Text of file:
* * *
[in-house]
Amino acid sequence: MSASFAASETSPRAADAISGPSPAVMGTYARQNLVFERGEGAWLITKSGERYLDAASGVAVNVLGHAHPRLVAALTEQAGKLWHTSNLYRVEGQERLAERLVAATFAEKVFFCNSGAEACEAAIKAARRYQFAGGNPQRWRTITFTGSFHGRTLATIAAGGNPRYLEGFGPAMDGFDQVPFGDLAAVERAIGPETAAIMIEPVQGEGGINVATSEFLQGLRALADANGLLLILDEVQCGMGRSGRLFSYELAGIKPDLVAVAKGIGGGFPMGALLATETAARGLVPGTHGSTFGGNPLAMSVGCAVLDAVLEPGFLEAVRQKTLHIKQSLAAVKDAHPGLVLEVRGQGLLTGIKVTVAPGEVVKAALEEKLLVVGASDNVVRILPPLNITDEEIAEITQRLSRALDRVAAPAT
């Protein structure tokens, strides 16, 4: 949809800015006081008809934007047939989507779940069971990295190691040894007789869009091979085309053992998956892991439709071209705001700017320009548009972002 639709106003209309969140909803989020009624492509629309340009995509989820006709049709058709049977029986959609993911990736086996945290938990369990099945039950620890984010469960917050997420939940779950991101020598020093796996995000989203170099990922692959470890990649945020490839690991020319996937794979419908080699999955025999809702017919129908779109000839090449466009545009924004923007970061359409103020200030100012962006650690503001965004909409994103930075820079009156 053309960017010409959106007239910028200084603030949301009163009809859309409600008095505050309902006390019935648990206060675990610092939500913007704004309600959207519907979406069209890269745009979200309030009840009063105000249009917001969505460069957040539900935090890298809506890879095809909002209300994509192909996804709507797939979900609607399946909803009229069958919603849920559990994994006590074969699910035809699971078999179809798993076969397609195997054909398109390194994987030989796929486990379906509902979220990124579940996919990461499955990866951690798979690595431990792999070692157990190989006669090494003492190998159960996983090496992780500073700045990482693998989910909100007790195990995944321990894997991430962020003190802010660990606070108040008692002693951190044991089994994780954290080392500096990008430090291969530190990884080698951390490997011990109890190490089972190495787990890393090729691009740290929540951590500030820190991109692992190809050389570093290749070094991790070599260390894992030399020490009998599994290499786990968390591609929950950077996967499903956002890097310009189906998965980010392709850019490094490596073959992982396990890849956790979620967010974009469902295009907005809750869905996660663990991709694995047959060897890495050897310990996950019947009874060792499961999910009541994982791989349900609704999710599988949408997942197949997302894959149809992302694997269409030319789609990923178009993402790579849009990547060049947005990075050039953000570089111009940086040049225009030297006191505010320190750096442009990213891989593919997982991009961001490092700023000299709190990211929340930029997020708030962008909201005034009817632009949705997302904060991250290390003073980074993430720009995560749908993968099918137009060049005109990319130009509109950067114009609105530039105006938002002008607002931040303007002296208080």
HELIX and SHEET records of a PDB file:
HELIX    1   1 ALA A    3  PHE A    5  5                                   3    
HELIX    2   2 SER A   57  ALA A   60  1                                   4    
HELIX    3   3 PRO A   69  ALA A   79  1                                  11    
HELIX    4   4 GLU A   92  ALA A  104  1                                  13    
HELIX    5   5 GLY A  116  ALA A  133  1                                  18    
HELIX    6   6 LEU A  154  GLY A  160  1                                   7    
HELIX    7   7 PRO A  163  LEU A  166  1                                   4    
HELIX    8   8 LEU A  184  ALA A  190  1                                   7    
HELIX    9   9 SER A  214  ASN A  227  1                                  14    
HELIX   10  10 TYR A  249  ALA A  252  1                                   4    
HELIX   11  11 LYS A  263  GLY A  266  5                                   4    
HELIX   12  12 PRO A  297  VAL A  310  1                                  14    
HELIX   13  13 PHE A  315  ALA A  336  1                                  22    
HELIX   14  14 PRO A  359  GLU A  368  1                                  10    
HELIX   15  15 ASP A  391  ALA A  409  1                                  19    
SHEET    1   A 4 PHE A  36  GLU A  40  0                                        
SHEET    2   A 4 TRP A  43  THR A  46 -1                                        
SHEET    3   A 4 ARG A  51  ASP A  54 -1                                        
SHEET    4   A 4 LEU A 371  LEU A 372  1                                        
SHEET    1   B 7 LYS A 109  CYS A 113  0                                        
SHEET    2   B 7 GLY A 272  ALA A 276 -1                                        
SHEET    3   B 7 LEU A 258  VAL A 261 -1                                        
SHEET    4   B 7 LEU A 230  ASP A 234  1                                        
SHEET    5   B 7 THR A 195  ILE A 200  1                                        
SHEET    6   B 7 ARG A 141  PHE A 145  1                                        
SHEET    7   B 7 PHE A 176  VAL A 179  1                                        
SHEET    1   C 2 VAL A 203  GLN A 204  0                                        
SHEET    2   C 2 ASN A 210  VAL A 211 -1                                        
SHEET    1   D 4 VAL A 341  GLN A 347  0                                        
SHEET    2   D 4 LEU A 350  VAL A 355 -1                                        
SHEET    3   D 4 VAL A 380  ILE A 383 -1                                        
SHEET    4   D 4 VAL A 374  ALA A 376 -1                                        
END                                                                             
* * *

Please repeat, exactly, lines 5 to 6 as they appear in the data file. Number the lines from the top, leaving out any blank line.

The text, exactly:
HELIX    1   1 ALA A    3  PHE A    5  5                                   3    
HELIX    2   2 SER A   57  ALA A   60  1                                   4    